Yesterday you may have seen the Mets – Braves spring training contest, in which Oliver Perez was the starting pitcher for the Mets.

Perez threw four and a third innings before being lifted in favor of Raul Valdez. In those 4 1/3, Ollie allowed 3 runs on 4 hits and 4 walks and struck out 3.

Not a good outing by any stretch of the imagination.

Lurking around a few blogs, there is some buzz that Perez was “getting squeezed by the ump”. Thanks to SNY and DVR technology, I watched every pitch Ollie threw at least twice, and can firmly state that the umpire had very little, if anything, to do with his poor performance.

First of all, the view we see from the comfort of our homes is


Jose Reyes Back in Action

If you’re just crawling out from under a rock, Jose Reyes’ thyroid levels have settled to normalcy and the Most Exciting Player On The Planet has been officially cleared for “baseball activities”.

I think we can all agree — this is good news, and it’s wonderful to finally receive some legitimately good news out of Port St. Lucie.

At the same time, I must point out that it may take some time for Jose to get back “into the swing” (pardon the pun). He was completely sedentary — meaning, no running, no hitting, no nothing other than casual walking — for the past three weeks. It generally takes an athlete 2-3 weeks of inactivity to fall “out of shape” — meaning, loss of developed cardiovascular levels and overall condition. That said, Reyes will likely need some time to get back “into shape”.

Since Reyes was in top-notch condition before the thyroid issue, he should be back in action relatively quickly. But, “quickly” could mean as long as 3-4 weeks … maybe even 5-6. Though, I doubt highly that the Mets would hold him out for more than two weeks into the season. But if they do, I am completely OK with waiting until, say, May 1 before seeing him in an MLB game. Particularly with Carlos Beltran out, I’d much rather err on the side of caution and wait an extra week or two — knowing that when Reyes comes back, he’s 100%.

Another point: Reyes tends to have weak finishes to seasons. So maybe getting March and April off will allow him to play at full hilt and peak performance from May through the end of September.

See? Even a purported “negative” Mets fan such as myself can find the silver lining.


The Situation at First Base

In Port St. Lucie, there is a “situation” — and I wouldn’t be surprised to see Mike Sorrentino find his way into the mix.

Because “The Situation” — meaning the Mets’ conundrum at first base, and not some guido from the Jersey Shore — grows more perplexing every day.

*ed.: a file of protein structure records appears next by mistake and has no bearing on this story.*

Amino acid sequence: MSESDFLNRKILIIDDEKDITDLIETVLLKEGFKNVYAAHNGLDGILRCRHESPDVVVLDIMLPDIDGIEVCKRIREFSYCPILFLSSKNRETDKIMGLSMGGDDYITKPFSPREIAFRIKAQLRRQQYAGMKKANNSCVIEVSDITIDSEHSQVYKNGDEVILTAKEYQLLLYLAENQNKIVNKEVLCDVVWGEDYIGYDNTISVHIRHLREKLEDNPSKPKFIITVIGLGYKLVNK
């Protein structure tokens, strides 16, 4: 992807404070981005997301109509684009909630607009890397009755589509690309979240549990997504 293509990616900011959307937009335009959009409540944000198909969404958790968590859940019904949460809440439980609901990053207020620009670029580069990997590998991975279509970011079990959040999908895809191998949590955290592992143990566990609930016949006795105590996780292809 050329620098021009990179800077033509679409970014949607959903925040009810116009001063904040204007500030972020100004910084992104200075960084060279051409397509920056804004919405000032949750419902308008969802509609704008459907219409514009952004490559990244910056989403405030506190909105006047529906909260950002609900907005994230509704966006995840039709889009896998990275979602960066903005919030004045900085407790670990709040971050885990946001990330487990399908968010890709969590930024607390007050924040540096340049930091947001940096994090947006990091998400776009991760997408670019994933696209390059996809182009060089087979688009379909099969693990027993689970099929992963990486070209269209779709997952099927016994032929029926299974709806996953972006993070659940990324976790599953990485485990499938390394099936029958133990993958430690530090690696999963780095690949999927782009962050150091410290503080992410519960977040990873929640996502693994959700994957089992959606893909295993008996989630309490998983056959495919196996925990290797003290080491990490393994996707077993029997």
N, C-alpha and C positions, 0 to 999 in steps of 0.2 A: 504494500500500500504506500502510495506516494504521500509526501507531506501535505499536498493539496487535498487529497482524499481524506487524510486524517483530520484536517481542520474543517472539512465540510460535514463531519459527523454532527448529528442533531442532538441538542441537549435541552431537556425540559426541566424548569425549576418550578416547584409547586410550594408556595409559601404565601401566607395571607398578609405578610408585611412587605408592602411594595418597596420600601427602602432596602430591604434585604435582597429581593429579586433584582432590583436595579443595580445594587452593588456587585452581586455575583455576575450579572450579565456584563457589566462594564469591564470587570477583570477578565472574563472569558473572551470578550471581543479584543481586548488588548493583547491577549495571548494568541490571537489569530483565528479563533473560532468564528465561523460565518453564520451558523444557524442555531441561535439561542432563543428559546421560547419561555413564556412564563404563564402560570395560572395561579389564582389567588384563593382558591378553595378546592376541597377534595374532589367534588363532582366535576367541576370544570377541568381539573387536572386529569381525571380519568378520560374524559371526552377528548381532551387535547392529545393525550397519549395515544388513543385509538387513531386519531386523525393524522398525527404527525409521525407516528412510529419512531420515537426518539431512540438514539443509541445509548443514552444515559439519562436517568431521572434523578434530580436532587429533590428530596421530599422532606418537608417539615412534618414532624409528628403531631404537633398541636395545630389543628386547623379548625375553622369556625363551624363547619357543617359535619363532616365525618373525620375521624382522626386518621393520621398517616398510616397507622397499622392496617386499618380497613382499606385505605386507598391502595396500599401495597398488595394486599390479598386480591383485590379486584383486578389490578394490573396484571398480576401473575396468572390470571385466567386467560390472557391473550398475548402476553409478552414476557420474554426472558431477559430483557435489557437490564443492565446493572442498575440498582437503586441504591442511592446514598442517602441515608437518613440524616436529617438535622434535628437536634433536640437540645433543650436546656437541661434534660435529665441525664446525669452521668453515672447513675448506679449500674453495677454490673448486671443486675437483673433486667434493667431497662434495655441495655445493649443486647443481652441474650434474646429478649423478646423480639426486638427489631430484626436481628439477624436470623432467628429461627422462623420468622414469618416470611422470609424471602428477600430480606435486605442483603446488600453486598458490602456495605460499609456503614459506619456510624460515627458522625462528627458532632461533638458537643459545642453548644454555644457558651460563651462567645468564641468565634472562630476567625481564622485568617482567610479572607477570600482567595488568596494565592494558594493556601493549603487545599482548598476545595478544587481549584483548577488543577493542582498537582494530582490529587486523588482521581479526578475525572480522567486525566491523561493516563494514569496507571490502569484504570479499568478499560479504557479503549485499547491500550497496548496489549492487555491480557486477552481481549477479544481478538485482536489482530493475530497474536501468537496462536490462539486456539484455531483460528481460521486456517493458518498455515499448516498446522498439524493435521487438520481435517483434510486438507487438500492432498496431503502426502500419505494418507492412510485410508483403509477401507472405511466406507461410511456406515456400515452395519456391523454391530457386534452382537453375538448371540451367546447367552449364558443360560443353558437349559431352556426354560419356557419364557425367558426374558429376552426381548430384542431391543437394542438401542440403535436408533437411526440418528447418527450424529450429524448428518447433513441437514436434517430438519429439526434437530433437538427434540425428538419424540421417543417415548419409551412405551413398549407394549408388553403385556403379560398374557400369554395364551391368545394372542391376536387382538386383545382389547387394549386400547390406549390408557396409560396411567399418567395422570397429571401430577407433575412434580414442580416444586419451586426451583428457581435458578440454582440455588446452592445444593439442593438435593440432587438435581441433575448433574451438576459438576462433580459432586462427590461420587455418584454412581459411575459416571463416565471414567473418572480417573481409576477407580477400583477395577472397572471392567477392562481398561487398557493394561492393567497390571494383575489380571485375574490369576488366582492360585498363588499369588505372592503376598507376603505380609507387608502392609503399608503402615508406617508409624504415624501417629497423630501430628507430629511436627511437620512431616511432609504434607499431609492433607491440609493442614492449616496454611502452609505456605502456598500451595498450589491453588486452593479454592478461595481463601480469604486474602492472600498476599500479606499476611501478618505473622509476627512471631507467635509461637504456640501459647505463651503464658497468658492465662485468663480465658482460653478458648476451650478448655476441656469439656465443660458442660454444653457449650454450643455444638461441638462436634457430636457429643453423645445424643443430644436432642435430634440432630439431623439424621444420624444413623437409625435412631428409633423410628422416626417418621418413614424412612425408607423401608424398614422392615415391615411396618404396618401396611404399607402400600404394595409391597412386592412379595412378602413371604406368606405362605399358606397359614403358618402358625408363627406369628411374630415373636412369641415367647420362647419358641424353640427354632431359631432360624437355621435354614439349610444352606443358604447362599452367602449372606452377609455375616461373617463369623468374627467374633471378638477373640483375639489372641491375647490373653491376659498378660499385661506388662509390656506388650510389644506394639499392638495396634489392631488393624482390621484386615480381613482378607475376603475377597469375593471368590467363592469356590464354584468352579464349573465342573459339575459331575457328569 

Originally, first base was Daniel Murphy’s job to lose; if it weren’t, the Mets most certainly would have aggressively pursued free agents such as Adam LaRoche, Nick Johnson, Hank Blalock, Troy Glaus, Garrett Atkins, Chad Tracy, and Aubrey Huff (to name a few). Strangely enough, though, GM Omar Minaya brought in Mike Jacobs on a minor league deal, and on February 15th announced that the starting job was an “open competition”.

As is par for the course with the miscommunicating Mets, manager Jerry Manuel followed that up four days later with the assertion that Murphy was “pretty much the guy” at 1B — and that he wasn’t really in competition with Jacobs, nor was he going to platoon with Fernando Tatis.

The Situation at first base has been similarly clear (as mud) ever since, with the Mets changing their tune as quickly, often, and unpredictably as the weather.

For example, in response to Ike Davis’ explosive beginning to the spring, Manuel reaffirmed that Murphy was the first baseman, and that “unforeseen things would have to happen” to unseat him.

Nine days later, however, a different tune was sung by Manuel, as he termed 1B “a competitive situation” between Murphy and Jacobs.

That’s all well and good, except, if Murphy is to lose the first base job, I’m not sure why he’d lose it to Mike Jacobs, since neither player is having a particularly impressive spring — both are hitting FAR below the Mendoza Line (which means they’re under .200, kiddies).

In contrast, Ike Davis and Chris Carter are absolutely blistering the baseball — both hitting well over .400 with long-distance power, and both getting on base more than 50% of the time. The next-best candidate, in fact, is 8th-string catcher Chris Coste, who is 4-for-11 (.364) with 2 doubles.

To put things in more frightening perspective, consider that Frank Catalanotto has an equal number of RBI and walks as Murphy, and he’s hitting .100.

But spring training numbers don’t mean anything, right? Or wait, they must mean something, if Daniel Murphy has gone from owning the starting 1B job to on his way to losing it.

The confusion, of course, is if indeed spring training performance means something, then why is Murphy losing to Jacobs and not Davis, Carter, or Coste?

As if this situation at first isn’t already bordering on insanity, there are reports that the Mets are scouting Mike Lowell — though, they’re also reportedly “not interested”. What’s more perplexing to you? The fact that the Mets are sending scouts to see someone they don’t want, or that they are scouting yet another first baseman to add to an already bewildering mix?

The more I toss this “logic” around in my head, the more I realize that “The Situation” on the Jersey Shore makes as much sense as the first base situation in Port St. Lucie.